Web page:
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Hair removal could raise risk of infections
Monday, March 25, 2013

REMOVING pubic hair raises the risk of picking up skin infections, new research from France suggests.

The French study investigated the risk of catching a viral skin infection called Molluscum contagiosum, which causes raised bumps or growths.

The infection is caught through any type of skin contact, though they are most common among young children and in warm, humid climates.

In recent years, Molluscum contagiosum has been spread more widely as an STI, Medical Daily reports.

The infection isn't serious, but it can cause irritating itching and soreness.

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French researchers at a private clinic in Nice suspected that methods of removing pubic hair like Brazilian waxing may have something to do with the increase in Molluscum contagiosum infections.

Their results, to be published in the journal Sexually Transmitted Infections, suggests removing pubic hair may increase the risk of catching skin infections through sexual activity.

The study looked at 30 patients, 24 men and six women, who came to their clinic with Molluscum contagiosum infections between 2011 and 2012.

All of their infections were traced to sexual activity, and 93 per cent of them had removed their pubic hair.

A third of the patients had at least one other skin condition, like warts or bacterial infection.

The study is inconclusive, since the sample did not include a control group that removed their pubic hair without contracting sexually transmitted diseases. It was also too small to establish a causation.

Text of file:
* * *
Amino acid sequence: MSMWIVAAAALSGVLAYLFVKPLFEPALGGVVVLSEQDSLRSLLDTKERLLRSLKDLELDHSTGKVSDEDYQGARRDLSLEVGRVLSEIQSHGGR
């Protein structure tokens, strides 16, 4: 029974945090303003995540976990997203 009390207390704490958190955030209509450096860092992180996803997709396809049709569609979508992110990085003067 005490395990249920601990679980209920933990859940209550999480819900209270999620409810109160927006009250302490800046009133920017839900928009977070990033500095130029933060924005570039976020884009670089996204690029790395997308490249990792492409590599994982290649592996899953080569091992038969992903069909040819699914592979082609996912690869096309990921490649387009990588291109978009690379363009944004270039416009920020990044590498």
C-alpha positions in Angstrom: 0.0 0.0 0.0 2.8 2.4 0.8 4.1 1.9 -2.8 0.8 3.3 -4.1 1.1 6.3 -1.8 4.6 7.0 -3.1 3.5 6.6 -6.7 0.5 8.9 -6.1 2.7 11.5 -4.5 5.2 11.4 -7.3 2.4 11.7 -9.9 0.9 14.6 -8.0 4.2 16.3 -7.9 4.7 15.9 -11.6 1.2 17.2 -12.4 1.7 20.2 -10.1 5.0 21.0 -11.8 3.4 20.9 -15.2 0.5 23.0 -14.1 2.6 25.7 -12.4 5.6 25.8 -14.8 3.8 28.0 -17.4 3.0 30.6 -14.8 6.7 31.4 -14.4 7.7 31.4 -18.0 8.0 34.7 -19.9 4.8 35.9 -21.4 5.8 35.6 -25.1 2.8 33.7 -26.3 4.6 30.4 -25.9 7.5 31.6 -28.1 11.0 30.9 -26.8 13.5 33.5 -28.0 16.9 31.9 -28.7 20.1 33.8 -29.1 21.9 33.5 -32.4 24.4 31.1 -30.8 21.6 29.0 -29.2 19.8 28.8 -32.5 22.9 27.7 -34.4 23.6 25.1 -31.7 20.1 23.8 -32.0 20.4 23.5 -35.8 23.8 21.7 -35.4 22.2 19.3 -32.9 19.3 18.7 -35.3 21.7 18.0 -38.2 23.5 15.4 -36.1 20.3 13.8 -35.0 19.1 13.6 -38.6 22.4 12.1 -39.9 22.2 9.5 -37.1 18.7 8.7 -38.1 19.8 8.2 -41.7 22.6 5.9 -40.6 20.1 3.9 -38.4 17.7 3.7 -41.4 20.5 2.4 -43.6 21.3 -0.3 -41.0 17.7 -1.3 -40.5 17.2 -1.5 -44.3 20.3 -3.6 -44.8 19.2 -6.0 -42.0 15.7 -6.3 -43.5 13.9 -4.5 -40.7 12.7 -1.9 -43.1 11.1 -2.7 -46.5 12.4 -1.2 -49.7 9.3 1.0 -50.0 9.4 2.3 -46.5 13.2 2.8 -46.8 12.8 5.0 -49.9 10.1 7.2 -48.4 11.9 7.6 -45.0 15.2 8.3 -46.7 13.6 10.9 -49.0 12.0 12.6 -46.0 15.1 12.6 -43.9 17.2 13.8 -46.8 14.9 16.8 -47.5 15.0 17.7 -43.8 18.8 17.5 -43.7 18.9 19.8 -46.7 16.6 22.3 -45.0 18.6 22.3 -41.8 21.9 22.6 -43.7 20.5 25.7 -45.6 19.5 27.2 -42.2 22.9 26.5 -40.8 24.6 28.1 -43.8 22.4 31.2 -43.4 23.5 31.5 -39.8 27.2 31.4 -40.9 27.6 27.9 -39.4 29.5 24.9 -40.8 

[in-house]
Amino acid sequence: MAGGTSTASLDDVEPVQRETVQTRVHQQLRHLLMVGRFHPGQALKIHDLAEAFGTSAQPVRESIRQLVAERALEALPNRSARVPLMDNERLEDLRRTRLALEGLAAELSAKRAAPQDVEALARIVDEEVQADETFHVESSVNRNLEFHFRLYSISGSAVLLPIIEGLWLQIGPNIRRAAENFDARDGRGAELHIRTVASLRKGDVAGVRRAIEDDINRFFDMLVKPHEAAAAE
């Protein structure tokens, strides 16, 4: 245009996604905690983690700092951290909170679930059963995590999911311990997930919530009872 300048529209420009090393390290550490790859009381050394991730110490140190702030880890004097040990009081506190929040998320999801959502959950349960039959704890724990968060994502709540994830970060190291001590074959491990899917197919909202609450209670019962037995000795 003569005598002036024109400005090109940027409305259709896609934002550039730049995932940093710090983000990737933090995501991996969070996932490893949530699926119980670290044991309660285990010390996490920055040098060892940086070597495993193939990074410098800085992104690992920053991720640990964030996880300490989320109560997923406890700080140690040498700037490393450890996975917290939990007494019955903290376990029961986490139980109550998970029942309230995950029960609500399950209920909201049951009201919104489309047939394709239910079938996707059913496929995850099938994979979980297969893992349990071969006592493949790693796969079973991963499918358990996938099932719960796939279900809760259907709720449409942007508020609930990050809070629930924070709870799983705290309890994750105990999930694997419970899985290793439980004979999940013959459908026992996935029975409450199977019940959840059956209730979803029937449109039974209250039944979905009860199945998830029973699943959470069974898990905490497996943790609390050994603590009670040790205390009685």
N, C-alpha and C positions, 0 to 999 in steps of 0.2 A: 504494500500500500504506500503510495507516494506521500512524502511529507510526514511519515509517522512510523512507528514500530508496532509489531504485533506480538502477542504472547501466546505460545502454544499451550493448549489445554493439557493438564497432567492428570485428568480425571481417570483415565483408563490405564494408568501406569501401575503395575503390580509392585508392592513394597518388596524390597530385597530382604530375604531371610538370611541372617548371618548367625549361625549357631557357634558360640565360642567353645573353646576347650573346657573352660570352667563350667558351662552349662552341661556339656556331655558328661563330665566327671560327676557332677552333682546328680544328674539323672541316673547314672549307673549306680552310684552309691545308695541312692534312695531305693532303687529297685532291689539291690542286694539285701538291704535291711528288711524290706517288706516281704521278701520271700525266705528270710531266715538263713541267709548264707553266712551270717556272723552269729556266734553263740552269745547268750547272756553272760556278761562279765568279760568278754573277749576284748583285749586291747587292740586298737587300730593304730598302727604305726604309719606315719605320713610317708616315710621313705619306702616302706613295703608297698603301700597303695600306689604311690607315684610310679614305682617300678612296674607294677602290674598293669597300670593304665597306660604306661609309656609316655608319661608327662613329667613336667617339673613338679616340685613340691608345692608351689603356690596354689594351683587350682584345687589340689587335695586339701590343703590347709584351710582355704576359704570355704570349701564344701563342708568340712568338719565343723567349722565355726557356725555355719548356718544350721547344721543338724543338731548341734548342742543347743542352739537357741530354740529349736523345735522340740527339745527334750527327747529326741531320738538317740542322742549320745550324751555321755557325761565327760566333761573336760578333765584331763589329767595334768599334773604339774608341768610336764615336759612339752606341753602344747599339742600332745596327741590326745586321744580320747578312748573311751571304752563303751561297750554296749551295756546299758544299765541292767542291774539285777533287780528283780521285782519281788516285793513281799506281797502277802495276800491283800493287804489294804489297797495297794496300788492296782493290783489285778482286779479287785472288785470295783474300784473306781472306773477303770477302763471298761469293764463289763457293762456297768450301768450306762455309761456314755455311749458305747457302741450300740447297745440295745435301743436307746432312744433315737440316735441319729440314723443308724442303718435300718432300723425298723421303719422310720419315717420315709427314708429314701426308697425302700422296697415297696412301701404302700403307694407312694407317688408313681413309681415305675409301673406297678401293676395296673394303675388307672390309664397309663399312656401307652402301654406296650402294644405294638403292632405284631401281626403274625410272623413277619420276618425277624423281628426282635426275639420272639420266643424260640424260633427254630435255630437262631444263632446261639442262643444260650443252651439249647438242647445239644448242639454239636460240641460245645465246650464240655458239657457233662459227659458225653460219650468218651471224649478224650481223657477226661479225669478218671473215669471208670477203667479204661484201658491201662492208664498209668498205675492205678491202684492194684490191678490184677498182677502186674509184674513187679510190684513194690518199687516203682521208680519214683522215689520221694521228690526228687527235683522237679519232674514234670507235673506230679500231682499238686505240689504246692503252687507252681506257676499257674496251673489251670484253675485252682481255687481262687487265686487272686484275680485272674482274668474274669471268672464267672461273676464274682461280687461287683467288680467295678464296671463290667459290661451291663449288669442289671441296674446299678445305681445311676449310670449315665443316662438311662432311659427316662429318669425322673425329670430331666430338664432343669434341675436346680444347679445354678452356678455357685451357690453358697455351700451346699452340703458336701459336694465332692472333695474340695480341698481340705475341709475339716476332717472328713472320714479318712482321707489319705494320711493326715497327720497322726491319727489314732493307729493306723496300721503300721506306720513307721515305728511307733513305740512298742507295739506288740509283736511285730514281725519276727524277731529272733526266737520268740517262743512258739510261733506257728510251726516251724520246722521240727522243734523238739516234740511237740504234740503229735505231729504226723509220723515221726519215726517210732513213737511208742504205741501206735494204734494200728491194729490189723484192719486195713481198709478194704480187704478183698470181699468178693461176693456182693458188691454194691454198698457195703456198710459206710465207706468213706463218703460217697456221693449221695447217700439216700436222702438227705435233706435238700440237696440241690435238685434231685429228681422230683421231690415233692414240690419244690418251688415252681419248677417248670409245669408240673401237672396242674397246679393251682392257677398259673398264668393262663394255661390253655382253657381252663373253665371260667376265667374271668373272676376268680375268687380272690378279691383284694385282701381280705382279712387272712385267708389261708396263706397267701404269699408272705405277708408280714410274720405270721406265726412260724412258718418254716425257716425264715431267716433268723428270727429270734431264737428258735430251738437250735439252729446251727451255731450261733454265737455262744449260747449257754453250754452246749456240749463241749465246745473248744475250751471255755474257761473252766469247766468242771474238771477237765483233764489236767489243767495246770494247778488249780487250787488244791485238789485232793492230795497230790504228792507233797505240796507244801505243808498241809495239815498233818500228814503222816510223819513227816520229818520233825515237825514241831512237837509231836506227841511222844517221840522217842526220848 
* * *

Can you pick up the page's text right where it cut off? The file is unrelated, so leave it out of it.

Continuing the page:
However, it shows a strong association between removing pubic hair and contracting sexually transmitted diseases through skin contact that should be investigated further.

Experts agree that removing pubic hair could lead to a greater risk of contracting STIs through skin-to-skin contact. Abnormalities in skin, like small nicks or cuts from shaving or methods of hair removal like Brazilian waxes, make it easier for viruses to invade.

Dr Mary Gail Mercurio, an associate professor of dermatology at the University of Rochester Medical Center, told Livescience that she often finds Molluscum contagiosum in her clinic among patients who remove pubic hair.

"I instruct the patients to stop shaving until the condition is brought under control, because shaving just spreads it further," she said.

It is possible that some methods of removing pubic hair, like laser hair removal, may carry a lower risk because they don't cause minor traumas to the skin.

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